By Ashok Malik
NOW THEY say it, now they don’t. Is Team Anna moving towards electoral politics or is it not? On 26 July, Anna Hazare told the media he envisaged the emergence of a “people’s party” before the 2014 election. “I will travel across the country,” he said, “tell people to come up with candidates and pick the best out of them. I will then campaign for the candidates… There’s nothing wrong with a new party being formed.” On 1 August, Arvind Kejriwal told the media there were no plans to form a party and “wrong rumours [were] being spread”.
It is possible both are right. It is possible Hazare was talking about somebody else — some unrelated grouping of good and virtuous folk — forming a new political party and Team Anna campaigning for it while maintaining an arm’s length. It is also possible, maybe probable, that Team Anna has simply lost the plot. Hazare and his friends are living in fantasy if they don’t recognise there is a vast contrast from the spontaneity and sympathy with which the public responded to them in April 2011, when the social activist from Maharashtra’s Ralegan Siddhi village began the first of his four Lokpal Bill-related fasts.
This is not to suggest the politicians are right and the Congress and the UPA government have acted exemplarily or suddenly turned virtuous. That is not true at all. When Hazare says — as indeed others not linked to him have also said — that the Central Bureau of Investigation needs institutionalised autonomy from the government in its day-to-day functioning, he is absolutely correct. Whether this necessarily translates into a complete and absolute affirmation of the India Against Corruption (IAC) version of the Lokpal Bill is another matter.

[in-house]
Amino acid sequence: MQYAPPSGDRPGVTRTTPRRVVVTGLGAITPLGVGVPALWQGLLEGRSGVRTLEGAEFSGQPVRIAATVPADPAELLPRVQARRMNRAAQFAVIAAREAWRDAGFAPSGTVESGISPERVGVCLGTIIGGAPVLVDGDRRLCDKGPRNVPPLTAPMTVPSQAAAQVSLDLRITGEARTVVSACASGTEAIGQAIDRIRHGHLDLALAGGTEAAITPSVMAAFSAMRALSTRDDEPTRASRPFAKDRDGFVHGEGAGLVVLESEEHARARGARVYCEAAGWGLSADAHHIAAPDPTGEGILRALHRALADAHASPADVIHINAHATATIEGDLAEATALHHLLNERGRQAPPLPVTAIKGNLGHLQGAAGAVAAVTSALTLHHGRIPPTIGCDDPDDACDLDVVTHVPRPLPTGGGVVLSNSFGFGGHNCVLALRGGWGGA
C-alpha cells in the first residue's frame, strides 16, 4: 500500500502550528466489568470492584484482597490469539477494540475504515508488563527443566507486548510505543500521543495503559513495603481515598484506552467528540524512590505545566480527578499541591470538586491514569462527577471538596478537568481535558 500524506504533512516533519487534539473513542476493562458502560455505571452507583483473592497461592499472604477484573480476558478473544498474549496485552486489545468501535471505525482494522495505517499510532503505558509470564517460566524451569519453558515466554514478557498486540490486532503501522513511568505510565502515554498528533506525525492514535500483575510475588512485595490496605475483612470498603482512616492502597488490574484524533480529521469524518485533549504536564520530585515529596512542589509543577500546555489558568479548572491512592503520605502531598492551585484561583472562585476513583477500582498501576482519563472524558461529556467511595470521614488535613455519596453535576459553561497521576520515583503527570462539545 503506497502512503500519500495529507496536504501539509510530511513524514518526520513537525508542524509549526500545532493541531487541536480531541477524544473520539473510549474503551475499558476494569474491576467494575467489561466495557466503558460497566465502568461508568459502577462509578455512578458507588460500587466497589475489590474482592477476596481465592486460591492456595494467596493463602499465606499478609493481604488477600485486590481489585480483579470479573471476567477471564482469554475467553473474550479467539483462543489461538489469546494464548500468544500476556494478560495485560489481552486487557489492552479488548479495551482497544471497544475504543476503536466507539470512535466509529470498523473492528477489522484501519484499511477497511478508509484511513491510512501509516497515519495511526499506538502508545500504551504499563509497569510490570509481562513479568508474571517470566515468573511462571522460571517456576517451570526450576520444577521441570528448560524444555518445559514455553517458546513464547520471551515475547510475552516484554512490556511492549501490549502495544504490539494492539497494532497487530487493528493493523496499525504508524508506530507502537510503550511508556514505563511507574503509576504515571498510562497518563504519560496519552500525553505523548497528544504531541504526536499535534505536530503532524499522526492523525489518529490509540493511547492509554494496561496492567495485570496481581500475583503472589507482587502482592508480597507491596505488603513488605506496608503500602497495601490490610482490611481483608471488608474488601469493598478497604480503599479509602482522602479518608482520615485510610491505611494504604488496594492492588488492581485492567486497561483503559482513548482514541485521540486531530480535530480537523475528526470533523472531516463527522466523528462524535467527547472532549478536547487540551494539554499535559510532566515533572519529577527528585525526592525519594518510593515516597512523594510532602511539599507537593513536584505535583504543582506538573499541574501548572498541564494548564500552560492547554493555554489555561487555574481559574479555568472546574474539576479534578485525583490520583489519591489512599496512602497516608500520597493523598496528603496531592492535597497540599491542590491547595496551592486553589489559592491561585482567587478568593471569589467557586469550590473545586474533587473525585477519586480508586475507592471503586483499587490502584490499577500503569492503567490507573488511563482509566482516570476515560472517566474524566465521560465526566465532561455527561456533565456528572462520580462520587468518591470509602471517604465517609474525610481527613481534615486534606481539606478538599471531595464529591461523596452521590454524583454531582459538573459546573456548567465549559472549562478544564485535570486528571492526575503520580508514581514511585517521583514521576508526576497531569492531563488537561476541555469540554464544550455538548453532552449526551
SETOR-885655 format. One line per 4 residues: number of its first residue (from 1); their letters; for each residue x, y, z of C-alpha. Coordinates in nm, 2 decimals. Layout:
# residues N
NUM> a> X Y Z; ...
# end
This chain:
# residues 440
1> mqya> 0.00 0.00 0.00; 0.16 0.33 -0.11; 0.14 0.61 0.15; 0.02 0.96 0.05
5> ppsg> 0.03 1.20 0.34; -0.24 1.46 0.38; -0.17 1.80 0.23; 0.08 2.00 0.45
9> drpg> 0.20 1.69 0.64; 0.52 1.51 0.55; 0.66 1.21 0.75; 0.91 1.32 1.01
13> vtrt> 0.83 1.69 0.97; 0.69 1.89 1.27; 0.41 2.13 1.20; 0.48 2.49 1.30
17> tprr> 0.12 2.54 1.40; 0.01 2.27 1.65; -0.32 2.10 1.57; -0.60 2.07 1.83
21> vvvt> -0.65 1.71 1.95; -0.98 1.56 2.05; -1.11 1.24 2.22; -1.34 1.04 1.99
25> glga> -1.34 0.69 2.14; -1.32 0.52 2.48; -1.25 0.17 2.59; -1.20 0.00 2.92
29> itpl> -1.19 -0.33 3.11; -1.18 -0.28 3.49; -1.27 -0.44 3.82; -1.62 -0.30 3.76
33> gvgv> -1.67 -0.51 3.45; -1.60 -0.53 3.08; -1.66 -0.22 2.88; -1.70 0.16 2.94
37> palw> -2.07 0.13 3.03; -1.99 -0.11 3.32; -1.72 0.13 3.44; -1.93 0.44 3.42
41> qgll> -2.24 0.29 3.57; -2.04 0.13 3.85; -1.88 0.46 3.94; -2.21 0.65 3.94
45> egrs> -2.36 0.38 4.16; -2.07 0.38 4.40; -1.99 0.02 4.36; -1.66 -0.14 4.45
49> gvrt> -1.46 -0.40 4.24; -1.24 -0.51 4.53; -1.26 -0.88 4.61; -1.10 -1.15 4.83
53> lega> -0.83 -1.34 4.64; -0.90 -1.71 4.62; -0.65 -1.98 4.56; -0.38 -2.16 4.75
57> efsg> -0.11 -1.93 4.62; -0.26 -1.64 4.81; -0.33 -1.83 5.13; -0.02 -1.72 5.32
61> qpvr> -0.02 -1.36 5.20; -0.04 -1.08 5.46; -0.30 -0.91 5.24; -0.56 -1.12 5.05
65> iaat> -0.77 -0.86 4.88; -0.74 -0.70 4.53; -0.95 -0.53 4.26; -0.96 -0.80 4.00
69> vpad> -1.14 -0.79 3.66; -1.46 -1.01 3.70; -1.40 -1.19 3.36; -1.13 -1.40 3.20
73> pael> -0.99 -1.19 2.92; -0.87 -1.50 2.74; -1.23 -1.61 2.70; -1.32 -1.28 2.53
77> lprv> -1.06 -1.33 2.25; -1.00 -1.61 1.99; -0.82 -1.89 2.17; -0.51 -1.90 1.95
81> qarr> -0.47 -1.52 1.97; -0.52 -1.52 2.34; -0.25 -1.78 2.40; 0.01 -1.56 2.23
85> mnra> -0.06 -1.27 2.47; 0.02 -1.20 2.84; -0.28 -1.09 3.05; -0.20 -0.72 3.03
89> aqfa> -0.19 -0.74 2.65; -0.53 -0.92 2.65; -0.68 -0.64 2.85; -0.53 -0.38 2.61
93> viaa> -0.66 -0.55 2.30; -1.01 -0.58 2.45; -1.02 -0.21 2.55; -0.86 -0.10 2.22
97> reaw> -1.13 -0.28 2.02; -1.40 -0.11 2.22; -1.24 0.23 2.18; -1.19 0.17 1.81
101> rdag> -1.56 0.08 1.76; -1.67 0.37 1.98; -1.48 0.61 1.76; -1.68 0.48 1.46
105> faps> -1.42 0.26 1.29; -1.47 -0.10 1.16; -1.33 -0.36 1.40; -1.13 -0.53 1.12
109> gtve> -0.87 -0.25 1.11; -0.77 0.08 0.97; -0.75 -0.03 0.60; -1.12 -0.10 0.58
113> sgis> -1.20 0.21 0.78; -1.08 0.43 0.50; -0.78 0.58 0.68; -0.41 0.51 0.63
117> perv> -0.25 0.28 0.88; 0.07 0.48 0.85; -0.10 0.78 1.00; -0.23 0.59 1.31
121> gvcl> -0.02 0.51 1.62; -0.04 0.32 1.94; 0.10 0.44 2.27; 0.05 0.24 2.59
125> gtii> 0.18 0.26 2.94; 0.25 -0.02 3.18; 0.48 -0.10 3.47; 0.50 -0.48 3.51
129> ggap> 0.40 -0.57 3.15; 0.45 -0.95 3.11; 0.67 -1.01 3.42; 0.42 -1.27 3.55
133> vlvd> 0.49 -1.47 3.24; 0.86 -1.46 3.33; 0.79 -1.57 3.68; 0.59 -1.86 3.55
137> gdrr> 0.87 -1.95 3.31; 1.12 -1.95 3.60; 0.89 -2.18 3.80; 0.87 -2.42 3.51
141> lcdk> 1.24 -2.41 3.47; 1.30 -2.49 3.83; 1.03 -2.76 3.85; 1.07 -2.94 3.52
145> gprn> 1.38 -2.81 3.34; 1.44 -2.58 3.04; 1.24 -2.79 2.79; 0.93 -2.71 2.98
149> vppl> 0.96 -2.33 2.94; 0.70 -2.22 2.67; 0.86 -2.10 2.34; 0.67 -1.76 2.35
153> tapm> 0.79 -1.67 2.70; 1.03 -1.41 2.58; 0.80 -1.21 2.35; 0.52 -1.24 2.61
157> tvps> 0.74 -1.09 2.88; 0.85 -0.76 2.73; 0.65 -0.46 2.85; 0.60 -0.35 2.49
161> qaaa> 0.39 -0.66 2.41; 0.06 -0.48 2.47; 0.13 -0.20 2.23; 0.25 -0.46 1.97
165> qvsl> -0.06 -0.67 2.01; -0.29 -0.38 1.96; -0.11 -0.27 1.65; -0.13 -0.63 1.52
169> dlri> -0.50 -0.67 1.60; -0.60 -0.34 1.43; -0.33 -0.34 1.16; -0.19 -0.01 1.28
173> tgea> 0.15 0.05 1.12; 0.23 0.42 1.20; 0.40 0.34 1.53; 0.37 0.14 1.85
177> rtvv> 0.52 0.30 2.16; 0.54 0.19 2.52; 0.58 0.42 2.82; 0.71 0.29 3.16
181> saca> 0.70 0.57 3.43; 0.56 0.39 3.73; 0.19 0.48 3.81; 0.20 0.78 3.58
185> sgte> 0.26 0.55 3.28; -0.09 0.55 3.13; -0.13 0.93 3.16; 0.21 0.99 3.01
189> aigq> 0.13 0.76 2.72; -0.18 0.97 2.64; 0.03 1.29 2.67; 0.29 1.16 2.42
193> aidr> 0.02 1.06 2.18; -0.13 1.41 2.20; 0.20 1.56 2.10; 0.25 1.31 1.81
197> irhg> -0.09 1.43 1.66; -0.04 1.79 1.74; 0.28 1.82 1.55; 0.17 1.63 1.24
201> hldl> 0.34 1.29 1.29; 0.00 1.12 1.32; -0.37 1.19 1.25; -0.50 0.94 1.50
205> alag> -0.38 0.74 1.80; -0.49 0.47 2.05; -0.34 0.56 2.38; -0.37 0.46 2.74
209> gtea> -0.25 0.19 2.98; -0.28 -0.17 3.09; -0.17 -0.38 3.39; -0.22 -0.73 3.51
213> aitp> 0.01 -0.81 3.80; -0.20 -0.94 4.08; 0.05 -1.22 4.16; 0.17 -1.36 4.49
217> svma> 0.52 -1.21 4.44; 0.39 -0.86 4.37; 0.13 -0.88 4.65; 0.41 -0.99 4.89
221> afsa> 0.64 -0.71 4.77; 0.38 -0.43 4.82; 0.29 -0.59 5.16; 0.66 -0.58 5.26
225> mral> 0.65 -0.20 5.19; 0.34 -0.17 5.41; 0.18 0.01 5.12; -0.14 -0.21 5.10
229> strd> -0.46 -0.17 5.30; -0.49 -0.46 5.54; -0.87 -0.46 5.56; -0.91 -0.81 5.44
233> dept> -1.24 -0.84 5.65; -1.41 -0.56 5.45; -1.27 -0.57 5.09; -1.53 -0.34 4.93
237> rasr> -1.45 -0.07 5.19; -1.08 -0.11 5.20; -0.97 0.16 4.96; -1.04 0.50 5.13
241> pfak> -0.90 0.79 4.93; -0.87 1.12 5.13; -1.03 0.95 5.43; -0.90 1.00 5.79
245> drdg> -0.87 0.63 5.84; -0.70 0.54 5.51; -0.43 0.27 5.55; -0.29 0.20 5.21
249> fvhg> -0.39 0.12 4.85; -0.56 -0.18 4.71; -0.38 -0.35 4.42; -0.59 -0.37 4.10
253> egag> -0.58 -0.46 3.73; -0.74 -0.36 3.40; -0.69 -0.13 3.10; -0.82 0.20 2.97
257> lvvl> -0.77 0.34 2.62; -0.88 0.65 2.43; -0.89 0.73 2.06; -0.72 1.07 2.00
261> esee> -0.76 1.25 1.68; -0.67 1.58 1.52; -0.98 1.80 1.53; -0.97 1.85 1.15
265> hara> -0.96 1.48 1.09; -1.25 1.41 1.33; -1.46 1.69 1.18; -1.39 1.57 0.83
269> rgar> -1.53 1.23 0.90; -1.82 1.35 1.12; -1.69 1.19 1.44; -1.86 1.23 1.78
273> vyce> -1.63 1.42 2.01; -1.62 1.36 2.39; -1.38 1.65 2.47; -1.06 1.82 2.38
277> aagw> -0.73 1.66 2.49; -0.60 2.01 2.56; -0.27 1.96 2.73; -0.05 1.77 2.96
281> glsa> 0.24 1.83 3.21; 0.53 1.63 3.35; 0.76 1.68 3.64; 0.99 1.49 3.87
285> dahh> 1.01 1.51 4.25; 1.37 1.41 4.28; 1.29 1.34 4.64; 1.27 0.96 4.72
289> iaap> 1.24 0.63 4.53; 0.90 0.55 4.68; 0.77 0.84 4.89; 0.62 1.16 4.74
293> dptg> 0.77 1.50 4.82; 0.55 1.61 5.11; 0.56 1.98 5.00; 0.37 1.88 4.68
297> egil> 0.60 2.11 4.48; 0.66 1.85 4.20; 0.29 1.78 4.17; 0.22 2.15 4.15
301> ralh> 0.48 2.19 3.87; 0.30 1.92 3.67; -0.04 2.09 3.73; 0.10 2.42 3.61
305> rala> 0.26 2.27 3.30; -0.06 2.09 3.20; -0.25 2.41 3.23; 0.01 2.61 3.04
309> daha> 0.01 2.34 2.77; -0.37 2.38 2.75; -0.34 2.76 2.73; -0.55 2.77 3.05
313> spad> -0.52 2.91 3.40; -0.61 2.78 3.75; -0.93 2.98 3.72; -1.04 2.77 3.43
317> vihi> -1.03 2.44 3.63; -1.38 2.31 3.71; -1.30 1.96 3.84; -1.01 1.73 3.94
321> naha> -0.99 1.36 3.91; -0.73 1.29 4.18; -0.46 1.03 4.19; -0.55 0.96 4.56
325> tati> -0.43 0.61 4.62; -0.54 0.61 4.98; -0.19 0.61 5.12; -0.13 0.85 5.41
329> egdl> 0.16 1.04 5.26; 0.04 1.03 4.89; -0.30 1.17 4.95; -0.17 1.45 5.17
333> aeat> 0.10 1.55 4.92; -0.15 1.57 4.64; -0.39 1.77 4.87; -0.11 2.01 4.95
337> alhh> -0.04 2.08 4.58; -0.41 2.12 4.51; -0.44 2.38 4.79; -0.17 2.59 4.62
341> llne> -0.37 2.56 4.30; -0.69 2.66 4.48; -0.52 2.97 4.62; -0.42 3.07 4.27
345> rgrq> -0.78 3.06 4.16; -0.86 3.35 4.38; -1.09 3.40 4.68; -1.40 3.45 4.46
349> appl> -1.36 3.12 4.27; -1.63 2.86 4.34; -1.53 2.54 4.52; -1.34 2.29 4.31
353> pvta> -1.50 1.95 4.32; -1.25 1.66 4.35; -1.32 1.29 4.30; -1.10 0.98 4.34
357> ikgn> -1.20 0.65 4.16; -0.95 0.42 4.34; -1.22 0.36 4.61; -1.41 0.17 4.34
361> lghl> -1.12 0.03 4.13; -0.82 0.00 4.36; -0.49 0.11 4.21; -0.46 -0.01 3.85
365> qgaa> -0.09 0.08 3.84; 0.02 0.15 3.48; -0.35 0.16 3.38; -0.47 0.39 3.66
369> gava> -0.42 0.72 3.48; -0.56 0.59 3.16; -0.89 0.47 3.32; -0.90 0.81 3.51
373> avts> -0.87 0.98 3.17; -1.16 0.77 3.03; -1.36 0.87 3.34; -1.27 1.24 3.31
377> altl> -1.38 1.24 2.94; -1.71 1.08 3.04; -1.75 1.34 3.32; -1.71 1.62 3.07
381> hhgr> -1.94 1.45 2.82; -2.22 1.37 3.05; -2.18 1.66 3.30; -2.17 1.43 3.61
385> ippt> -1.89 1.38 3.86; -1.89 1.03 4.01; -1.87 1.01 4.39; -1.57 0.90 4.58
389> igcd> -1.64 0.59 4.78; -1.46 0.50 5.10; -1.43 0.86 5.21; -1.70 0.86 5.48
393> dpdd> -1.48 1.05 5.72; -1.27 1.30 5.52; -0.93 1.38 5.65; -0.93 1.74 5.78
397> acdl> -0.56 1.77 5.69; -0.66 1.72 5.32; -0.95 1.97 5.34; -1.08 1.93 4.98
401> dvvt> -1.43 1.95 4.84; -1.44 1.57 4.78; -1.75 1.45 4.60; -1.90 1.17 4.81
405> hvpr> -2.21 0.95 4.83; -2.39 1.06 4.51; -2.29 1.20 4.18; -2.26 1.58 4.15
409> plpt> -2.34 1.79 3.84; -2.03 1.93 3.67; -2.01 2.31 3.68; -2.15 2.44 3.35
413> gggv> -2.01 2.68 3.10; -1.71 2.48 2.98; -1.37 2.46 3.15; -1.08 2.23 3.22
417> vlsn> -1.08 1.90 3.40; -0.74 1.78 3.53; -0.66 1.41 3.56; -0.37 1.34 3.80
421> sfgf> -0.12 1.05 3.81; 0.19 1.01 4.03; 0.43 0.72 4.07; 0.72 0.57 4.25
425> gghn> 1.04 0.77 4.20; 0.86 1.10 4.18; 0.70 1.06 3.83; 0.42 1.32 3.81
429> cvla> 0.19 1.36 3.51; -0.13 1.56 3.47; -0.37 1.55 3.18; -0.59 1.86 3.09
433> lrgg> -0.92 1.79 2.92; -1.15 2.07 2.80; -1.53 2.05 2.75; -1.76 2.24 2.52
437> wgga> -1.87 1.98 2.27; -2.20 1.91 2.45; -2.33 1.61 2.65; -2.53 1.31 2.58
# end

Frankly, the debate is no longer about the Lokpal law or even about an anti-corruption watchdog. To Team Anna’s detriment, its members have managed to convert it into a debate about themselves. They may deny it today and insist they have no political associations or ambitions, but they have flirted with politics and swung wildly on this issue over the past few months.
In 2011, the decision to campaign in Hisar, where the Congress was anyway expected to lose the bypoll (it did), but not in Khadakvasla, where it was expected to win (it didn’t), was indicative of Team Anna rushing to claim credit for achievements not for it to appropriate. That aside, in their language and rhetoric, in their hubristic formulations and sheer cussedness, some of the members of IAC have disheartened even loyal supporters. It is clear they have lost ground in the past few months. In essence, the Anna phenomenon is last year’s story and has not quite travelled well into 2012.
Those who live by the media can just as easily be felled by the media. It’s not rocket science
It is easy for Hazare and his adherents to blame the fickleness of public sentiment and the opportunism of the media. Both these descriptions are true, but they were as true in April 2011. These attributes benefited IAC then, they are going against IAC now. Those who live by the media can as easily be felled by the media. It’s not rocket science.
The response Hazare got in 2011 — particularly in August, when a petty and petulant government arrested him early in the morning, even before he could begin his fast — fuelled anger against the Congress. It added to exasperation with a lackadaisical administration, economic and policy drift and the perception of widespread corruption. The Congress has paid for this electorally and will perhaps continue paying for it right until the 2014 elections. This mood has contributed, at least partly, to setbacks for the Congress in a series of state and municipal elections, particularly in urban India.
It is worth asking if this is a validation of Anna Hazare’s protests or a contradiction. Many of these elections have seen good to high turnout of voters, indicating there is a message the public wants to send. The citizen sees the process of retribution and catharsis as ending in his or her vote — far more than in the agitprop model IAC seems to prefer. Becoming a one-issue, one-song entity — and a high-pitched, sometimes rude one at that — Team Anna is being decidedly unrealistic if it expects unremitting enthusiasm from all of India for all times to come.
The unfortunate bit is till he overreached himself in Mumbai in December 2011, Hazare represented a much-needed pressure point vis-à-vis the political class. It was not to last. Team Anna was all tactics, no strategy.
Ashok Malik is Contributing Editor, Tehelka.